• Richard Bryan says:

      Yes, you can search and find articles on the subsequent history. Ralfe left Boots, the fund made a partial return to equities due to inflation, needed a bailout when Boots was taken over by KRR, and eventually closed.

    • John Ralfe says:

      Would you like to provide any evidence for this claim?

    • henry tapper says:

      John is very upset by this comment which he considers “libellous”, I don’t know the ins and outs of the Boots scheme and John’s involvement in it.

      We’re all free to have a view , John’s and mine (on this) could not be more different !

      On balance I think it easiest for John to explain why your comments are libellous and then we can take a decision on a retraction!

  3. Gregg McClymont says:

    You don’t miss your target here – time horizon is the key difference in mentalities.

  4. Phil Castle says:

    Interetsing this view of fixed duration v infinity as the argument advisers continue to have with teh F-pack is their removal of the right to claim a 15 year longstop defence for professional negligence, even when the sensible compromise of the longstop being linked to end of contract date i.e. for an adviser 15 years since advcie took place or ongoing advice contract was terminated by either party. By removing the longstop from the rulebook via FSMA 2000, it effectively submitted all advsiers to infinite claims, which cannot be quantified.
    All advsiers like me have been arguing for is a change from infinity to a fixed term for claims and the logical one is the common law Longstop which is currently 15 years although the MOJ under Jack Straw were looking to reduce it to 10 years.
    No adviser wants to find themselves having retired at state pension age, being persuaed by an ambulance chaser in their 80’s or 90’s in their wheelchair in a nursing home.

  5. Jnhamdoc says:

    The burning deck is a interesting analogy. Are we jumping from it or to it? The flight to safety can (selfishly) be argued for a single scheme, but when taken in the aggregate the ‘flight-path’ transition of £3trn DB assets into gilts leads only way, to macro-economic stagnation. If we set low enough aspirations for investment returns, we will might just make them. for At a simpler level a Gilt is risk free when issued sparingly by the Govt, but the scale of gilt issuances inferred by the flight to safety envisaged over the next 15 years renders them anything but risk free; they become mere illusionary – lets stop calling them gilts, but call them for what they are – future taxation (loaded onto the future generations). The delusion is the belief that the young will be happy (or even in any way whatsoever capable) paying the level of taxation required to cover the gilts we are increasingly being forced to hold to cover DB pension promises.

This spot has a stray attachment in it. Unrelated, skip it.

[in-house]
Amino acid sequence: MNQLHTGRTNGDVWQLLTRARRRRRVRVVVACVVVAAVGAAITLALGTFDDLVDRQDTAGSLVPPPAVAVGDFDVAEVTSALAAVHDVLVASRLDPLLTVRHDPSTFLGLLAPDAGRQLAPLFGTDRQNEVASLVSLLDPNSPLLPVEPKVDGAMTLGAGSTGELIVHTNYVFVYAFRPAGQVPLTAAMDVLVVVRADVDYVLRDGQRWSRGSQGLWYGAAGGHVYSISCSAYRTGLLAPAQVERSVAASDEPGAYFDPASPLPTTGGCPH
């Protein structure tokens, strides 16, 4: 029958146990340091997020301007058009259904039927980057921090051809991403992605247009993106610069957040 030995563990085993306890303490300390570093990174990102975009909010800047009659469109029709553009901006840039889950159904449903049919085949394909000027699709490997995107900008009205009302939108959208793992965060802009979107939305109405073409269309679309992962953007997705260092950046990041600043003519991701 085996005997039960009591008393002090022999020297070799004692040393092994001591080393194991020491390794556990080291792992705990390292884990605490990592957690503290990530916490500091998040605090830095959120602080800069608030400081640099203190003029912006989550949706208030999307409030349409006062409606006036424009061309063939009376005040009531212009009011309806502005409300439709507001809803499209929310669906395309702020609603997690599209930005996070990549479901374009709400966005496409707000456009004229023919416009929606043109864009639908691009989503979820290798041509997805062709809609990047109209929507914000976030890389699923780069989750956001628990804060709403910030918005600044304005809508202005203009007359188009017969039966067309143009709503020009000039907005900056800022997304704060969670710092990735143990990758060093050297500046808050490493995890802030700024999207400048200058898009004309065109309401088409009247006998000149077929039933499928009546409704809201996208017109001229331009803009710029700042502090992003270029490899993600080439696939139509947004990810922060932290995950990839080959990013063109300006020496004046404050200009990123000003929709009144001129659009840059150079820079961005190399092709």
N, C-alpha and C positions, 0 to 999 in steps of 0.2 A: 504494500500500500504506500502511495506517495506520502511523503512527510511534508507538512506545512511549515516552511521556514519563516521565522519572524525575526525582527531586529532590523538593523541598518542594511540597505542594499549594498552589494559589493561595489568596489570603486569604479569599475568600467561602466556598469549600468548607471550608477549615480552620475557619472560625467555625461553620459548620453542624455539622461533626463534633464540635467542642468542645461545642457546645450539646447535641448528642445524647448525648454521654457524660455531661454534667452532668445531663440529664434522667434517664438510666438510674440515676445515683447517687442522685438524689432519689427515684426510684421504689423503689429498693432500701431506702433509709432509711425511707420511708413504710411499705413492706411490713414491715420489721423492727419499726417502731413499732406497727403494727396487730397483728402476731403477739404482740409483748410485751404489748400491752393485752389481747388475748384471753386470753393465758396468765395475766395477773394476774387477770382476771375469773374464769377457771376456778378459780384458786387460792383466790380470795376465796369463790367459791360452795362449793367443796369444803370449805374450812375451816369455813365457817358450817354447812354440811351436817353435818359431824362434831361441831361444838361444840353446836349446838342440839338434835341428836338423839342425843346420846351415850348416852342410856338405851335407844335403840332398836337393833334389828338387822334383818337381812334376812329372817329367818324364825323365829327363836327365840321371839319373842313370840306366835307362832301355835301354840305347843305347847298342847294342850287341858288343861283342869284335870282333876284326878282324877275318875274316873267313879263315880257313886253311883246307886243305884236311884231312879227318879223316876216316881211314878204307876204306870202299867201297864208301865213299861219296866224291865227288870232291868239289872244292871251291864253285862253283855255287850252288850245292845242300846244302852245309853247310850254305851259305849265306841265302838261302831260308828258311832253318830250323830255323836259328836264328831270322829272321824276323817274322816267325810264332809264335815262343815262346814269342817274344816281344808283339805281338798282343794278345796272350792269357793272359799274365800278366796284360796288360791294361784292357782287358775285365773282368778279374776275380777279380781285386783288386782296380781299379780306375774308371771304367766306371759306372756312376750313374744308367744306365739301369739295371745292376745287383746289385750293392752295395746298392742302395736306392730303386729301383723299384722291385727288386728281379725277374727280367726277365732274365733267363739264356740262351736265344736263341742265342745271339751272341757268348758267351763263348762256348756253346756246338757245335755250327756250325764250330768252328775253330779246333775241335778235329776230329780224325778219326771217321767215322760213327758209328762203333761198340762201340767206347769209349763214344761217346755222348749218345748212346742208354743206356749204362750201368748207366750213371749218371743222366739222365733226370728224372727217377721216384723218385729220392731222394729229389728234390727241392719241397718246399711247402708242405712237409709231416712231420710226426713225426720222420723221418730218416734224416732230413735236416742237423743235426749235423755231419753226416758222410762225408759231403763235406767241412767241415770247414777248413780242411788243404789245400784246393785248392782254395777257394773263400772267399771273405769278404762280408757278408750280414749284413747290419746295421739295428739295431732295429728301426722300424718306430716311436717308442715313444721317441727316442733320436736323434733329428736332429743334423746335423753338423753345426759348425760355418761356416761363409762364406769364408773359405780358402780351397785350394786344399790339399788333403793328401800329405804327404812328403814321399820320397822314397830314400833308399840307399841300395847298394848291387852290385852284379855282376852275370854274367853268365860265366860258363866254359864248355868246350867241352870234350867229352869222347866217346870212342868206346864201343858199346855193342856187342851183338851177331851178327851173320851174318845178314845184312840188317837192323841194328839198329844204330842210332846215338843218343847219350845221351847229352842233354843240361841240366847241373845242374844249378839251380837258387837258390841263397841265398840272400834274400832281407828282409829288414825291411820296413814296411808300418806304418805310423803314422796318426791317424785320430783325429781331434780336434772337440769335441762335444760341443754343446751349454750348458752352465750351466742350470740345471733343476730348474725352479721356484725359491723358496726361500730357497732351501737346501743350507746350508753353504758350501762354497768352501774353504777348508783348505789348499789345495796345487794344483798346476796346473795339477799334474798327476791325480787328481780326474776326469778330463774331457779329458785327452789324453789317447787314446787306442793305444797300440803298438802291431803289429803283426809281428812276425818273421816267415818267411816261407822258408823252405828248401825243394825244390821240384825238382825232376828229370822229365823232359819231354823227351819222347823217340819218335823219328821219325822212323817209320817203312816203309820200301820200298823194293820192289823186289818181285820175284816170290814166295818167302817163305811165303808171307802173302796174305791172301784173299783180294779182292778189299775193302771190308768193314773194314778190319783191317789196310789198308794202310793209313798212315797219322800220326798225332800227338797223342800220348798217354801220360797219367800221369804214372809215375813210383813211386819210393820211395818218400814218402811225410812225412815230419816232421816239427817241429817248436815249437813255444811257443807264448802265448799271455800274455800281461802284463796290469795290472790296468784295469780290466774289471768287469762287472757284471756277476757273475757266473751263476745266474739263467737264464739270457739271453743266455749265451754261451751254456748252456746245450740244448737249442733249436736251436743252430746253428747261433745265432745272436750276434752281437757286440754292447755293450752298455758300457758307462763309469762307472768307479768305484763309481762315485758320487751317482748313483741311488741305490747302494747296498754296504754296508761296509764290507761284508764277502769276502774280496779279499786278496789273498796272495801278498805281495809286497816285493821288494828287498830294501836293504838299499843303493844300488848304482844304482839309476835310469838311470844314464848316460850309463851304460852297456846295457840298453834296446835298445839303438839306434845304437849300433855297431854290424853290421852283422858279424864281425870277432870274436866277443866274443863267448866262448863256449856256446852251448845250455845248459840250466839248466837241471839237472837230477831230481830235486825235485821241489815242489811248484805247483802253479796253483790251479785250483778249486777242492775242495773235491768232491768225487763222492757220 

6. Richard Bryan says:

    Another few thoughts on the four Ralphisms, rather late on a Sunday evening.
    A bond issuer surely expects to put the proceeds to good economic use, and actually earn more through expanding its business (or whatever) than the cost of the bond. Otherwise there’s no point. On the other hand, the logic of point 1 seems to be that any bond issuer should invest the proceeds in another bond, and so on – It excludes the possibility of there being any productive purpose in cash, other than to be a link in a pass-the-debt-parcel game.

    So 1 doesn’t hold up, then 3 is wrong, and if 4 were true, why is so much being written about pensions?

  7. I have engaged in the same intellectual debate without (I hope) trading insults. I believe there are in fact two equally justified views that are reconcilable by defining utility or welfare. Then one may be seen to dominate the other in that context and without generally invalidating the other.

    It is very difficult to fault the theory of defined benefit pensions set out by Exley Mehta and Smith is 1997 – even though it was very inconvenient for my own views as a pensions managers brought up on normalised actuarial assumptions. I believe this predates the Boots decision, which was certainly consistent with the theory (except, I think, in using non-index linked gilts initially as a so-called hedge).

    It is undeniable that I personally expected to be (and now am) happier and more satisfied with more wealth in retirement even if the risk-adjusted level of my wealth outcome is identical to someone less well off. I eat actual returns not risk-adjusted returns. I also now enjoy a wealth gain from having leveraged my house purchases even though my risk-adjusted expected gain was zero. I had to be confident I could live with the consequences of volatility along the way – both in portfolio values and in the impact of mortgage rates on our budget. John perhaps has made different personal choices, equally rational for him.

    One of the basic principles of the ‘new theory’ of DB was that scheme’s utility was dominated by the funding status along the way, not eventual sufficiency outcomes. The consequences of funding variance are not easy to live with. Arguably this was not just a redefinition of an unchanged utility but the product of cumulative accounting, regulatory and legal changes (as pensions came to be seen as liabilities rather than aspirations). Members, if they had a different utility, could (the authors argued) hold equities or other risk assets personally. This was perhaps a little disingenuous but not exactly the stuff of irreconcilable differences.